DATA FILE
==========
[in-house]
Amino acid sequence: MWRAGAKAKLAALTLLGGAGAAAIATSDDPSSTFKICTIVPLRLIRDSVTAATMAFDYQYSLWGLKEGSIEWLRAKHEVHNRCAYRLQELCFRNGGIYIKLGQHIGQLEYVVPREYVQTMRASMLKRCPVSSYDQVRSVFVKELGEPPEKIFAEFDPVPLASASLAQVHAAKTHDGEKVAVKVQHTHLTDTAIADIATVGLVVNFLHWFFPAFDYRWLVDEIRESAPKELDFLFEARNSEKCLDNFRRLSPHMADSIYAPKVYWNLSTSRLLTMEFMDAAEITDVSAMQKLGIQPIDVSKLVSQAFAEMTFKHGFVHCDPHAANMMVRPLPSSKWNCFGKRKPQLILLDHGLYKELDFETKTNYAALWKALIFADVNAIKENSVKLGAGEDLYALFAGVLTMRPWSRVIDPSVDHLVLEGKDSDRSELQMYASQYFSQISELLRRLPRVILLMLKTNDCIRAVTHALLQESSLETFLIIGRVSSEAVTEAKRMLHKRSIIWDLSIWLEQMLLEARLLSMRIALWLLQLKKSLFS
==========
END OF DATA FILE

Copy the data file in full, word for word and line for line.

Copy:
[in-house]
Amino acid sequence: MWRAGAKAKLAALTLLGGAGAAAIATSDDPSSTFKICTIVPLRLIRDSVTAATMAFDYQYSLWGLKEGSIEWLRAKHEVHNRCAYRLQELCFRNGGIYIKLGQHIGQLEYVVPREYVQTMRASMLKRCPVSSYDQVRSVFVKELGEPPEKIFAEFDPVPLASASLAQVHAAKTHDGEKVAVKVQHTHLTDTAIADIATVGLVVNFLHWFFPAFDYRWLVDEIRESAPKELDFLFEARNSEKCLDNFRRLSPHMADSIYAPKVYWNLSTSRLLTMEFMDAAEITDVSAMQKLGIQPIDVSKLVSQAFAEMTFKHGFVHCDPHAANMMVRPLPSSKWNCFGKRKPQLILLDHGLYKELDFETKTNYAALWKALIFADVNAIKENSVKLGAGEDLYALFAGVLTMRPWSRVIDPSVDHLVLEGKDSDRSELQMYASQYFSQISELLRRLPRVILLMLKTNDCIRAVTHALLQESSLETFLIIGRVSSEAVTEAKRMLHKRSIIWDLSIWLEQMLLEARLLSMRIALWLLQLKKSLFS